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Altered Blood Biomarker Profiles in Athletes with a History of Repetitive Head Impacts

  • Alex P. Di Battista ,

    Contributed equally to this work with: Alex P. Di Battista, Shawn G. Rhind, Doug Richards, Nathan Churchill, Andrew J. Baker, Michael G. Hutchison

    Affiliations Institute of Medical Science, University of Toronto, Toronto ON, Canada, Defence Research and Development Canada, Toronto Research Centre, Toronto, ON, Canada

  • Shawn G. Rhind ,

    Contributed equally to this work with: Alex P. Di Battista, Shawn G. Rhind, Doug Richards, Nathan Churchill, Andrew J. Baker, Michael G. Hutchison

    Affiliations Defence Research and Development Canada, Toronto Research Centre, Toronto, ON, Canada, Faculty of Kinesiology & Physical Education, University of Toronto, Toronto ON, Canada

  • Doug Richards ,

    Contributed equally to this work with: Alex P. Di Battista, Shawn G. Rhind, Doug Richards, Nathan Churchill, Andrew J. Baker, Michael G. Hutchison

    Affiliation Faculty of Kinesiology & Physical Education, University of Toronto, Toronto ON, Canada

  • Nathan Churchill ,

    Contributed equally to this work with: Alex P. Di Battista, Shawn G. Rhind, Doug Richards, Nathan Churchill, Andrew J. Baker, Michael G. Hutchison

    Affiliation Keenan Research Centre for Biomedical Science of St. Michael’s Hospital, Toronto, ON, Canada

  • Andrew J. Baker ,

    Contributed equally to this work with: Alex P. Di Battista, Shawn G. Rhind, Doug Richards, Nathan Churchill, Andrew J. Baker, Michael G. Hutchison

    Affiliations Institute of Medical Science, University of Toronto, Toronto ON, Canada, Departments of Critical Care, Anesthesia and Surgery, St. Michael’s Hospital, University of Toronto, Toronto ON, Canada, Keenan Research Centre, Li Ka Shing Knowledge Institute, St. Michael’s Hospital, Toronto, ON, Canada

  • Michael G. Hutchison

    Contributed equally to this work with: Alex P. Di Battista, Shawn G. Rhind, Doug Richards, Nathan Churchill, Andrew J. Baker, Michael G. Hutchison

    Affiliations Faculty of Kinesiology & Physical Education, University of Toronto, Toronto ON, Canada, Keenan Research Centre for Biomedical Science of St. Michael’s Hospital, Toronto, ON, Canada

Altered Blood Biomarker Profiles in Athletes with a History of Repetitive Head Impacts

  • Alex P. Di Battista, 
  • Shawn G. Rhind, 
  • Doug Richards, 
  • Nathan Churchill, 
  • Andrew J. Baker, 
  • Michael G. Hutchison


11 Oct 2016: Di Battista AP, Rhind SG, Richards D, Churchill N, Baker AJ, et al. (2016) Correction: Altered Blood Biomarker Profiles in Athletes with a History of Repetitive Head Impacts. PLOS ONE 11(10): e0164912. View correction


The long-term health effects of concussion and sub-concussive impacts in sport are unknown. Growing evidence suggests both inflammation and neurodegeneration are pivotal to secondary injury processes and the etiology of neurodegenerative diseases. In the present study we characterized circulating brain injury and inflammatory mediators in healthy male and female athletes according to concussion history and collision sport participation. Eighty-seven university level athletes (male, n = 60; female, n = 27) were recruited before the start of the competitive season. Athletes were healthy at the time of the study (no medications, illness, concussion or musculoskeletal injuries). Dependent variables included 29 inflammatory and 10 neurological injury analytes assessed in the peripheral blood by immunoassay. Biomarkers were statistically evaluated using partial least squares multivariate analysis to identify possible relationships to self-reported previous concussion history, number of previous concussions and collision sport participation in male and female athletes. Multiple concussions were associated with increases in peripheral MCP-1 in females, and MCP-4 in males. Collision sport participation was associated with increases in tau levels in males. These results are consistent with previous experimental and clinical findings that suggest ongoing inflammatory and cerebral injury processes after repetitive mild head trauma. However, further validation is needed to correlate systemic biomarkers to repetitive brain impacts, as opposed to the extracranial effects common to an athletic population such as exercise and muscle damage.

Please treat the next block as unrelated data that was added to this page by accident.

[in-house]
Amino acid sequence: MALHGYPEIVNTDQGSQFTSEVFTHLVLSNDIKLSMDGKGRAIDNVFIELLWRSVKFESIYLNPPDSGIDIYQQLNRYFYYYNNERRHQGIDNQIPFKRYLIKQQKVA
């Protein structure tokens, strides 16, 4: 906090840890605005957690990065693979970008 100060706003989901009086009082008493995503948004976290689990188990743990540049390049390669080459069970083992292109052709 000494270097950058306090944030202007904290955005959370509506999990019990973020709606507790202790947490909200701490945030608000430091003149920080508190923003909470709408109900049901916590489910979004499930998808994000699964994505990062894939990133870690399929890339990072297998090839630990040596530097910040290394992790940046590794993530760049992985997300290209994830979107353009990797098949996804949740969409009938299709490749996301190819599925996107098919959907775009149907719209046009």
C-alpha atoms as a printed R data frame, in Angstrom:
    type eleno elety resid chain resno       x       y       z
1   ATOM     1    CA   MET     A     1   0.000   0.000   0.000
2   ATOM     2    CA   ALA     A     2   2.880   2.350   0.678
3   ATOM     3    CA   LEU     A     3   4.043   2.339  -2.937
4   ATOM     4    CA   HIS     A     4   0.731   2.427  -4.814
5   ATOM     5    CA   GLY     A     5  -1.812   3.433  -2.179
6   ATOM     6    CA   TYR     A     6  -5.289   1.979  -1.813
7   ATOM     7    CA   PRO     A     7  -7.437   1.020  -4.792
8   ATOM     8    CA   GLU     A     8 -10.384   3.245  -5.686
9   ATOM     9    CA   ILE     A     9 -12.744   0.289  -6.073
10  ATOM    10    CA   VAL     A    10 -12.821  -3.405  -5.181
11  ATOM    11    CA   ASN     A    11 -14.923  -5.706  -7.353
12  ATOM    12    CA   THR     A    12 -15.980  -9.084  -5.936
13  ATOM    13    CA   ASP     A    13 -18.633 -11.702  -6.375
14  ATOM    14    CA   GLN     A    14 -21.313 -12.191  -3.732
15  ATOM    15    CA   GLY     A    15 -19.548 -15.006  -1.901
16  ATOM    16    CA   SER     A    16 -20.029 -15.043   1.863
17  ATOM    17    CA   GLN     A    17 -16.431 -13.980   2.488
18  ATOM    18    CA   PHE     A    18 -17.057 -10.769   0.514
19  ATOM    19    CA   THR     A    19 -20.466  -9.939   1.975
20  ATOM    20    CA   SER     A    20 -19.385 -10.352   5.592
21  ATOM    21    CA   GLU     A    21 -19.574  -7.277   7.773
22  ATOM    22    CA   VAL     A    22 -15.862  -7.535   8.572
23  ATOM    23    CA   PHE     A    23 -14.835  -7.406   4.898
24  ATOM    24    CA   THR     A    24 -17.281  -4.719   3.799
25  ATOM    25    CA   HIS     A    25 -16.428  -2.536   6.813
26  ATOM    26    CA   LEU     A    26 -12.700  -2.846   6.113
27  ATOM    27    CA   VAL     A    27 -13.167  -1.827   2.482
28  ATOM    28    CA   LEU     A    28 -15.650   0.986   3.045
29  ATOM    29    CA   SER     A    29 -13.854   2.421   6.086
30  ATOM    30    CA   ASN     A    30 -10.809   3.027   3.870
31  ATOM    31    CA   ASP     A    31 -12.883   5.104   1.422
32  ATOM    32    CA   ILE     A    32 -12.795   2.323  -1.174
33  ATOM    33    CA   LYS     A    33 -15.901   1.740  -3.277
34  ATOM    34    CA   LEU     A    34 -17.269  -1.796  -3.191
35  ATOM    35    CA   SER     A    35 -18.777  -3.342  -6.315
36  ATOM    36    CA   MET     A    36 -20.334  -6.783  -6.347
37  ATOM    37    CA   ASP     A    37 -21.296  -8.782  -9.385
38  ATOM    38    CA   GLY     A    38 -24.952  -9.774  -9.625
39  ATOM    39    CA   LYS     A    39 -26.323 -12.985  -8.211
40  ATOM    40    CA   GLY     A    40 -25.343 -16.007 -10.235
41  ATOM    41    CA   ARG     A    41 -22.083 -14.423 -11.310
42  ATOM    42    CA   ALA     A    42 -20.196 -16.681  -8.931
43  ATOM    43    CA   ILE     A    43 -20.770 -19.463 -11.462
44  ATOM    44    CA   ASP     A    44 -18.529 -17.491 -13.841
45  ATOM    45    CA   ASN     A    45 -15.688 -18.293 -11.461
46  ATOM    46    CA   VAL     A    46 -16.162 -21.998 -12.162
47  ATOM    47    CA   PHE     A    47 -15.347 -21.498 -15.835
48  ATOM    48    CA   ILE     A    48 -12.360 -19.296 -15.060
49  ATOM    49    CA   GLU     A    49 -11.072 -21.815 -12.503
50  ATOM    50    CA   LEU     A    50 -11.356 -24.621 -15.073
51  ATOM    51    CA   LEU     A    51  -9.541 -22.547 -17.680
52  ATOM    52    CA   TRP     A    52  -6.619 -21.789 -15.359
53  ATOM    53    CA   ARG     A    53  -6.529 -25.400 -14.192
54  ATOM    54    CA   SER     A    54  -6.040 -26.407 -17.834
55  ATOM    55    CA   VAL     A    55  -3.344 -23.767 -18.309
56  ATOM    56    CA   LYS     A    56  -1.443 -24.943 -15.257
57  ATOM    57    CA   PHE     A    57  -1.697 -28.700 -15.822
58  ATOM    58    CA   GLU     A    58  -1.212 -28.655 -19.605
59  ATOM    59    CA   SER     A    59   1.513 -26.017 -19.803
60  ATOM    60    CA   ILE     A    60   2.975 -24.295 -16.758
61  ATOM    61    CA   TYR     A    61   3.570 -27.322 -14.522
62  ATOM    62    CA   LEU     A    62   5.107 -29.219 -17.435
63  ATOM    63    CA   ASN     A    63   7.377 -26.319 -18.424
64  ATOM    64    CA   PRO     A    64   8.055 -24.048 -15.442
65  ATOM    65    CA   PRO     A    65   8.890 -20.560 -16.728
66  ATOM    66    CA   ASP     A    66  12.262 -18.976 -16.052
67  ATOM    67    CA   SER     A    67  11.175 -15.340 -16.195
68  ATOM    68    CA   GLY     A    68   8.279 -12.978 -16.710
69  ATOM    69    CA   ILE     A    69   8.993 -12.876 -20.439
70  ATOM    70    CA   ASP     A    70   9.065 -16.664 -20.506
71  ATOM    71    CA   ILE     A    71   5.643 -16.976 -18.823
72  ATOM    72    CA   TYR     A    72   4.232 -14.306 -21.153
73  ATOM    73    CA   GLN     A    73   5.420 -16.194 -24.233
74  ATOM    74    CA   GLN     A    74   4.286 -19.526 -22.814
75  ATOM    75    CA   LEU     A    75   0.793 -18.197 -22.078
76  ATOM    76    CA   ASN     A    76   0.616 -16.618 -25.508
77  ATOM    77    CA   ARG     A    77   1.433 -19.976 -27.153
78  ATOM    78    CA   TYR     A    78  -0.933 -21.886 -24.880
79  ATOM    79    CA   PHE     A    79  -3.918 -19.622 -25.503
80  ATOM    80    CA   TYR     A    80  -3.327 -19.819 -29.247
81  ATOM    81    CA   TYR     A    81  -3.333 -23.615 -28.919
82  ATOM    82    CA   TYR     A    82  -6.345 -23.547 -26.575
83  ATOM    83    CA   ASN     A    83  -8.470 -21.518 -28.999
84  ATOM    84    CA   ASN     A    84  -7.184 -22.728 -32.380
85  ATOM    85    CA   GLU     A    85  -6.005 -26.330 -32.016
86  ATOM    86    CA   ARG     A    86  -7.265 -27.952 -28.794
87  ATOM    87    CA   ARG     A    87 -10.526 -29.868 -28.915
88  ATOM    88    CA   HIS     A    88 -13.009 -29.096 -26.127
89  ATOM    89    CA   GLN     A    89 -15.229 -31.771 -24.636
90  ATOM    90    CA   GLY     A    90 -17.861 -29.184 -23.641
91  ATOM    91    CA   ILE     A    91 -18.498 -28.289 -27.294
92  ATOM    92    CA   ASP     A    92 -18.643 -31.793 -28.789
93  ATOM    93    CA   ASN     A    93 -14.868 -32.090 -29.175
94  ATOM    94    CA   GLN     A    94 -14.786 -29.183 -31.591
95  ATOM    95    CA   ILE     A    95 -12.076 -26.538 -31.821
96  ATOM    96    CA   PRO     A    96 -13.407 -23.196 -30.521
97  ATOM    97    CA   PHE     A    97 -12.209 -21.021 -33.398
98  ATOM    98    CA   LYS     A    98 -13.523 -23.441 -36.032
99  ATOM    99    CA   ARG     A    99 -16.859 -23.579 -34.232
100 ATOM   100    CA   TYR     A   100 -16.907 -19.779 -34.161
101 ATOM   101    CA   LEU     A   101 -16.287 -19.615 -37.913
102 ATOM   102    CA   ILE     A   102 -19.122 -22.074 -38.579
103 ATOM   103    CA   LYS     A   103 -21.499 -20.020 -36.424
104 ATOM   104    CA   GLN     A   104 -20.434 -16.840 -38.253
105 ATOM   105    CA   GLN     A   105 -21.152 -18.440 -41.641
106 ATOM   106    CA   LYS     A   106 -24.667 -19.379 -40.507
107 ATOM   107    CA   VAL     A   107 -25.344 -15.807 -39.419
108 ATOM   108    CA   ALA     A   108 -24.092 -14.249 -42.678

Concern regarding the potential negative health impact of concussions and collision sport participation has led to an increased demand to delineate the pathophysiological mechanisms mediating long-term outcomes [1]. Our current conceptual understanding of concussion pathophysiology consists of an acute disturbance of neurobehavioral function together with damage to neuronal and glial cells [2]. Symptoms are commonly short-lived and self-limited, resolving within a span of days to weeks [35]; however, recent objective advances in neuroimaging and analytical biomarker assessment have documented underlying functional and structural abnormalities persisting beyond symptom resolution [68]. Furthermore, evidence is now emerging that suggests concussion, as well as the repetitive head impacts that commonly occur in collision sport participation, may contribute to negative health outcomes such as chronic traumatic encephalopathy (CTE) [914]. However, our current understanding of these pathophysiological processes in humans is limited.